1. David Roden dit :

    This is historically interesting but I doubt whether it gives us much of a pre-philosophical handle on materialism. Laruelle’s position (as I understand it) seems to hinge on the traditional idea that the semantic and conceptual properties of matter depend on extrinsic rather than intrinsic properties of material things and events. Utterances are material, hence they only acquire content by being put into relation to other utterances by speakers or thinkers. If they had intrinsic content then they would mean stuff regardless of whether they were related to other statements, so his strategy would be futile. But matter is not like that and we live in a material universe. That’s probably quite a workable ontology, but it is an ontology. It assumes that the fundamental components of the world are devoid of intrinsic intentional properties. This may be the best characterization of materialism that we can hope for without tying our philosophy of matter to a particular physical theory, but I don’t think we should fool ourselves that it is a non-philosophical account.

    By the way, am I the only one who thinks that these repeated swipes at Bryant and Harman are doing your positive claims no favours? In this case the discussion of Levi’s ideas contributes nothing to the argument that I can discern.


  2. terenceblake dit :

    Hello David, thanks for your comment. I think that both extrinsic and intrinsic properties of matter belong to the level of the statement, which can be seen as the level of content and of the form of that content. The level of the utterance as act is of course never available in a pure state, isolated from any content, but it is more a performing of materialism than a referential assertian about matter. Laruelle is a bit vague, but I think my idea of diachronic properties (really Feyerabend’s idea, but he says he gets it from Mach, but not as Mach is usually read) is situated outside of the opposition between extrinsic or relational properties and intrinsic or predicative properties. « Diachronic » does not necessarily mean that we describe matter as processual and relational, although that would be a good start. It means that the components of matter and the laws of their relationing, including that very distinction of elements and relations, are questions of empirical research, and may vary from domain to domain or even from one problem-situation (involving several domains) to another. This is where I think that there is a convergence between Laruelle and Latour in his latest book. I think that this third alternative is insufficiently explored and not very well articulated by its practitioners. If you have been reading my posts on « non-philosophy » you already know that I am not satisfied with the appellation, nor with its more than residual scientistic formulations. Yet I do think that such a diachronic ontology may properly be called « non-standard » philosophy if one wishes to emphasise its minority status.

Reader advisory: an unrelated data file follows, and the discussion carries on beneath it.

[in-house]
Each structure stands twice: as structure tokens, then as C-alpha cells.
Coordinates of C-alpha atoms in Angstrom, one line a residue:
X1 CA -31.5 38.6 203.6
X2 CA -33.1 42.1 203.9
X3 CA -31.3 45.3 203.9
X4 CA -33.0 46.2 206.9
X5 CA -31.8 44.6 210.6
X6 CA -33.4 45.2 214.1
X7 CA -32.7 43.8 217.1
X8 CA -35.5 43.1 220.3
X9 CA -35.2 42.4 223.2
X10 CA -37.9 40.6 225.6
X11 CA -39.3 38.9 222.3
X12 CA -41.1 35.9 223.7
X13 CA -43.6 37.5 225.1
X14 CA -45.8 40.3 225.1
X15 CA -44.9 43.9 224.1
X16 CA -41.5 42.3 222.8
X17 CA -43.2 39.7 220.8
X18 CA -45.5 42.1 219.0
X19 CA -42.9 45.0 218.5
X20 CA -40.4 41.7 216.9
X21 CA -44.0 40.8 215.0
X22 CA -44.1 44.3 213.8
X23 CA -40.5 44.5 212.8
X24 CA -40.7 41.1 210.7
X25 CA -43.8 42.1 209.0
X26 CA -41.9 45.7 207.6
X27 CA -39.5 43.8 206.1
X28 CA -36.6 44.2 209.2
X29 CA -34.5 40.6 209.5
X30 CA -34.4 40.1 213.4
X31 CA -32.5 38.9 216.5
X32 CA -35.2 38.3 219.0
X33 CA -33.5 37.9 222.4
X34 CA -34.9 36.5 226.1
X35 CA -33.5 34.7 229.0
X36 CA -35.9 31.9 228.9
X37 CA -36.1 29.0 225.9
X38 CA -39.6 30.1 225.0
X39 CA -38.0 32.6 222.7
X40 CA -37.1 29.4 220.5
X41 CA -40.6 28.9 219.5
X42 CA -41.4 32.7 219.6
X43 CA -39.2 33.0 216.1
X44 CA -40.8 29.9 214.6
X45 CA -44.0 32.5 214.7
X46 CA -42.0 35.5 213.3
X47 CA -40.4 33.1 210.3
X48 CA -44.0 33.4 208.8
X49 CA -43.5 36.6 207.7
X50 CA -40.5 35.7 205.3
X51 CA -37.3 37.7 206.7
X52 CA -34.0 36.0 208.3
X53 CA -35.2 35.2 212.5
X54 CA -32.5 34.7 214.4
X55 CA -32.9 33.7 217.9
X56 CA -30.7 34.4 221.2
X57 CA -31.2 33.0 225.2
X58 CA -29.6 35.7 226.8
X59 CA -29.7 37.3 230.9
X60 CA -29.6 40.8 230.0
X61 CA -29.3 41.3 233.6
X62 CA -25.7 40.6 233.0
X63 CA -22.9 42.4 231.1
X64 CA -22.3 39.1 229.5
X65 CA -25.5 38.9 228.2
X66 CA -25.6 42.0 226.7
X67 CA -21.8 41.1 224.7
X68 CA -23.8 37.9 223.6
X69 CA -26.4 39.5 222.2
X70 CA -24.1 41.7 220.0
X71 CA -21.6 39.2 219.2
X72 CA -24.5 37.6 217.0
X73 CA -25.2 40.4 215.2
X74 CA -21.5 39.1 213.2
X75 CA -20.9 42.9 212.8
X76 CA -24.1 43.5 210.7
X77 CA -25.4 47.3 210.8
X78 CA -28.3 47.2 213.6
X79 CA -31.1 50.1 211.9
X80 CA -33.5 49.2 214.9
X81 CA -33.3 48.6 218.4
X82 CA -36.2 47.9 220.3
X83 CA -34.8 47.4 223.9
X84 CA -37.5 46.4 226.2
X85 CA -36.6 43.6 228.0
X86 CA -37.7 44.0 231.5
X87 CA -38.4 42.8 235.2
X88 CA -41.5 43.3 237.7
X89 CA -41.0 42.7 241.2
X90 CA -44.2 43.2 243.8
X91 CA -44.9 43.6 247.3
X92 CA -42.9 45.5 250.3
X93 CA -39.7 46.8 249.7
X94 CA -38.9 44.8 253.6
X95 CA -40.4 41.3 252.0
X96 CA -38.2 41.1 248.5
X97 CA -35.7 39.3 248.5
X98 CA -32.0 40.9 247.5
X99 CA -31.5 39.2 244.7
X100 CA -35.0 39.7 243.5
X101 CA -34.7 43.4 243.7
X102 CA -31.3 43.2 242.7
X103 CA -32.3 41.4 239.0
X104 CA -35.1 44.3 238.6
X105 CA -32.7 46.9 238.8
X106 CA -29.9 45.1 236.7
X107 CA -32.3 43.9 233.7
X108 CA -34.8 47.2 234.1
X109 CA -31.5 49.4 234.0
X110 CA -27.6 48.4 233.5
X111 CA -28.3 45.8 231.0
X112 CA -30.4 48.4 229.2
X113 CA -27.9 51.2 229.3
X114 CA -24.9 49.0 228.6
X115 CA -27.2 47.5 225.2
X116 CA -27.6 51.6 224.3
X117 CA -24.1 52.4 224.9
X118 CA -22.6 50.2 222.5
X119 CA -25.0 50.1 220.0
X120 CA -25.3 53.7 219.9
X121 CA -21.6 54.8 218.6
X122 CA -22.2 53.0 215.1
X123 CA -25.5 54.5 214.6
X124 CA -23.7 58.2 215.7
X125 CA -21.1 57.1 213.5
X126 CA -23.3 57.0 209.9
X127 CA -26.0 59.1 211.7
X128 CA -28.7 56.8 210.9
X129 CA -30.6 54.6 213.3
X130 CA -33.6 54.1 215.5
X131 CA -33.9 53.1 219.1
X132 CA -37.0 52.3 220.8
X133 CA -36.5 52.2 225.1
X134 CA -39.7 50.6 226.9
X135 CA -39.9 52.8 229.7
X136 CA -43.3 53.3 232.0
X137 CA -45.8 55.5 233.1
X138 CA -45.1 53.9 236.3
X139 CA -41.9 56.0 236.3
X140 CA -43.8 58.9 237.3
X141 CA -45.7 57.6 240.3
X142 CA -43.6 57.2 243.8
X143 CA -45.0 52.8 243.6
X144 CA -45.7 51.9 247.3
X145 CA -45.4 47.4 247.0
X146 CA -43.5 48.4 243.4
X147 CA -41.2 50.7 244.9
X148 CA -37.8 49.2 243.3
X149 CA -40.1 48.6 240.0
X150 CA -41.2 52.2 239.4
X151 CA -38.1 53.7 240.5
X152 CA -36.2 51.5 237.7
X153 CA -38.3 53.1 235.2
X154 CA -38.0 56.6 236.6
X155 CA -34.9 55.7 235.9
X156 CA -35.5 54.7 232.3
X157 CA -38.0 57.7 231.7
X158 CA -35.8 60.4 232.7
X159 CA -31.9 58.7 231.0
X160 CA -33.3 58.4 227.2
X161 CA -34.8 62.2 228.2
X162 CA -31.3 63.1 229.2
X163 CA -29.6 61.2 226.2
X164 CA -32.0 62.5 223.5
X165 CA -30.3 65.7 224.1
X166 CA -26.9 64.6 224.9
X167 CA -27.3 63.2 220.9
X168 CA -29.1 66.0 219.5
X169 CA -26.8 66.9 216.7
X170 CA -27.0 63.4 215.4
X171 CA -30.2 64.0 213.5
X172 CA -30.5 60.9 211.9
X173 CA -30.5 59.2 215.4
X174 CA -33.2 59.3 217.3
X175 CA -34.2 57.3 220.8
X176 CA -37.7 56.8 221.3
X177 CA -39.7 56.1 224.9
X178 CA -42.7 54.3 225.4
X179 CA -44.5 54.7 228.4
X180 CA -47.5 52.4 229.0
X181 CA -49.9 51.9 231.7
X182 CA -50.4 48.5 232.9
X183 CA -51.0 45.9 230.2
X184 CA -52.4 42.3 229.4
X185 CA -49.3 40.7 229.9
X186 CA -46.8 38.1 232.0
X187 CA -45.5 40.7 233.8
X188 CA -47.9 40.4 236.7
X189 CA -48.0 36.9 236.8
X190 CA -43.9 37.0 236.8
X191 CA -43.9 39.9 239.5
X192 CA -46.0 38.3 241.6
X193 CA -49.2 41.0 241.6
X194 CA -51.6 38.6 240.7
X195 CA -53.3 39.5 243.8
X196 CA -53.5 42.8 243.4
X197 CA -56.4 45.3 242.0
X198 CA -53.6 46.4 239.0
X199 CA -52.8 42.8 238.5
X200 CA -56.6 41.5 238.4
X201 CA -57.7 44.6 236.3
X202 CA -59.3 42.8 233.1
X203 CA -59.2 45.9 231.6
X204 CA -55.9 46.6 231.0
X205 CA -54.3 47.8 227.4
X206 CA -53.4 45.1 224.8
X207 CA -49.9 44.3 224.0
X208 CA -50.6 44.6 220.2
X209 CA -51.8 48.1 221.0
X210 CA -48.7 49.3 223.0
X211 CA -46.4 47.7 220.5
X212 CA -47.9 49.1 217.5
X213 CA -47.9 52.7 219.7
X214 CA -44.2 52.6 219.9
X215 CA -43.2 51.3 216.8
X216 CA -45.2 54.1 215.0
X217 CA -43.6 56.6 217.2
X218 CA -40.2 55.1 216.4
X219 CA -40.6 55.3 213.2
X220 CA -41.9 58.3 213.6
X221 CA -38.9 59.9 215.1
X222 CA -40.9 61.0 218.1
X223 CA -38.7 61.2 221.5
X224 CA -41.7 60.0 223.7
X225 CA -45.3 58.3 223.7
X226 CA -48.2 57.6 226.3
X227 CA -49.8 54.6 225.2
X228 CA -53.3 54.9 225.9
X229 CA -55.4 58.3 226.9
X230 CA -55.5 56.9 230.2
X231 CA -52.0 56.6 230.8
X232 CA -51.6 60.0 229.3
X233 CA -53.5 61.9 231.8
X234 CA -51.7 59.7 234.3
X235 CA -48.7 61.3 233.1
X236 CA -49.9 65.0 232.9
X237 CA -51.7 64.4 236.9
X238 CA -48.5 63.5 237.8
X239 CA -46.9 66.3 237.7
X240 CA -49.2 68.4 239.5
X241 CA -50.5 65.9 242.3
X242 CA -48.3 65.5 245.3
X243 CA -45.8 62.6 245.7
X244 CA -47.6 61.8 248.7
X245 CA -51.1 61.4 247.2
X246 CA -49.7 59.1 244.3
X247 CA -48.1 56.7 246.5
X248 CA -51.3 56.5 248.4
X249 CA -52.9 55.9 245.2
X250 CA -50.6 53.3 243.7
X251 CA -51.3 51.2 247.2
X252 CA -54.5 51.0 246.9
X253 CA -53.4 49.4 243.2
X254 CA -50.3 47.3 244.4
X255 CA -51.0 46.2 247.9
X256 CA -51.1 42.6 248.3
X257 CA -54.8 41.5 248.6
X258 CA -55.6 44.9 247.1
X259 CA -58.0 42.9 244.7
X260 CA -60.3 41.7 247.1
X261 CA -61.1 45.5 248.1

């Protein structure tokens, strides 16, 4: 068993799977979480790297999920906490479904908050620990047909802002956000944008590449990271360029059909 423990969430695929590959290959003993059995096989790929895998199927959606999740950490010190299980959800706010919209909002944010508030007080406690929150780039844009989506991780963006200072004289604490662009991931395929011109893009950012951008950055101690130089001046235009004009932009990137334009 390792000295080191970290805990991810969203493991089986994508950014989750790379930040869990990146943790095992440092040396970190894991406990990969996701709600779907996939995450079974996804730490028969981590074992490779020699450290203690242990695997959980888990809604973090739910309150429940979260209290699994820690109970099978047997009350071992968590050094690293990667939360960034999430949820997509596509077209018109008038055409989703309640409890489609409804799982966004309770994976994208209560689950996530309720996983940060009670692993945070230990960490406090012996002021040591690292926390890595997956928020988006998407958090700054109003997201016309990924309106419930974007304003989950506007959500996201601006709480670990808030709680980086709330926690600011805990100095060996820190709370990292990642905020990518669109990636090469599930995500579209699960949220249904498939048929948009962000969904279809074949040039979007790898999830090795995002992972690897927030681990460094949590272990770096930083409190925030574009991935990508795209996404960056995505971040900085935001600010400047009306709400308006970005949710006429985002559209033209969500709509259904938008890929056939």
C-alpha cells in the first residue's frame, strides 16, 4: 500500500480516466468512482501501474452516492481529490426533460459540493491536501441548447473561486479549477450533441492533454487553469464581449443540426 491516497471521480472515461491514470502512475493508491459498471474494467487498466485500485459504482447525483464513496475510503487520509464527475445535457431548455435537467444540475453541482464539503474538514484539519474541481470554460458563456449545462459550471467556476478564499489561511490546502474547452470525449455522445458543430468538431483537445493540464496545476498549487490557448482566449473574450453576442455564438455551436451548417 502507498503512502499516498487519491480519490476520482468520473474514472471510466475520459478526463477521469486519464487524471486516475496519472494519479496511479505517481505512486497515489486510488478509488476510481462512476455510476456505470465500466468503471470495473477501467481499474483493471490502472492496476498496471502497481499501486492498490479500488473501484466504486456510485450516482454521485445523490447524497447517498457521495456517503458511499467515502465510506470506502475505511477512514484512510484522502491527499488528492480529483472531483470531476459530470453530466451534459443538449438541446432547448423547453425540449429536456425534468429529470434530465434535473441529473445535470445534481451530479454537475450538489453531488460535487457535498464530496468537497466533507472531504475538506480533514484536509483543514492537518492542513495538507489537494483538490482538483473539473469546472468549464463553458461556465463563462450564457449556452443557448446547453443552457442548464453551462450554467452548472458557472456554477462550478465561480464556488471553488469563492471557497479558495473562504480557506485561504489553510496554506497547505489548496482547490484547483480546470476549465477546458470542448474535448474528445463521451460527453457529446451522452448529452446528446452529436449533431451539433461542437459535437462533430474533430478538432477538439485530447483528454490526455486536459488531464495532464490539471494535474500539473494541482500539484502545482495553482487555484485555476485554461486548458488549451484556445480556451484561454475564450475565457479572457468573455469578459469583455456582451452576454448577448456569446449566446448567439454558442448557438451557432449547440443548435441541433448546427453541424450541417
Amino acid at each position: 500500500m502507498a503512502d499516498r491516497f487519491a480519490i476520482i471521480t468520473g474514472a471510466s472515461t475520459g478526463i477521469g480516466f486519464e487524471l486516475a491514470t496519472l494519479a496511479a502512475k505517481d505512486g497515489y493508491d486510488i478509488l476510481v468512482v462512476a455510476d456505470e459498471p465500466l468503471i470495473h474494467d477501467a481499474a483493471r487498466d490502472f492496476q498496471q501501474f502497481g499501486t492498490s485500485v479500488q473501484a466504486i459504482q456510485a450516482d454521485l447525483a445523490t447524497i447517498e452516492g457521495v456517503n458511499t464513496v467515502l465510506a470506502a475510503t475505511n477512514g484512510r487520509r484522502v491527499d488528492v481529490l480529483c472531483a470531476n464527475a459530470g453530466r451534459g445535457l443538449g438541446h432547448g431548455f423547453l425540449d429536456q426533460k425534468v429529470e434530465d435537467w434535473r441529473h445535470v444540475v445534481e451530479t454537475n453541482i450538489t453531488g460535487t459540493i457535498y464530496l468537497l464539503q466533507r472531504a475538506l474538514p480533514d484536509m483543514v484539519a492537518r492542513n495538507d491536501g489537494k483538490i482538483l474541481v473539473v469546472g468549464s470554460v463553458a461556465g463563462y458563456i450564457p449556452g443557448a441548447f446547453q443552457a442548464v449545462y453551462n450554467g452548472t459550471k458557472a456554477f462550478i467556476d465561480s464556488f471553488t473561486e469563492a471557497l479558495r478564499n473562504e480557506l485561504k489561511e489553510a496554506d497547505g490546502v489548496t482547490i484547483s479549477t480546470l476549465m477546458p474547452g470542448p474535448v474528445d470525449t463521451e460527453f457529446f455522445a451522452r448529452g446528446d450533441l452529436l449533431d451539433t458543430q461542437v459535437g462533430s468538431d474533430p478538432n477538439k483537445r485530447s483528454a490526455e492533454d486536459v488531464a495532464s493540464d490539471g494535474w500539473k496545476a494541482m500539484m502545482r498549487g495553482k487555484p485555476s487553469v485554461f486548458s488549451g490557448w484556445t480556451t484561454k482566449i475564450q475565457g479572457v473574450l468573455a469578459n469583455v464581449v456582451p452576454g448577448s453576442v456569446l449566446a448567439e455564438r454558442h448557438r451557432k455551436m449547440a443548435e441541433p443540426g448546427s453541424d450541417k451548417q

On the question of my so-called « swipes » at Bryant, I have no idea how my few readers judge them. I have not had anything much to say about OOO for a while now, preferring to consecrate my efforts to (critically) appropriating Latour and Stiegler, and finding interesting things in Zizek’s latest work. It so happens that Levi Bryant just posted the the text to a recent talk he gave on materialism and I felt the need to give a critical response. I cannot bear the idea that such an unsatisfying perspective go uncontested. I did not wish to post a link to the article as I wanted my analysis to have more general import. In the interests of clarity I shall correct that decision.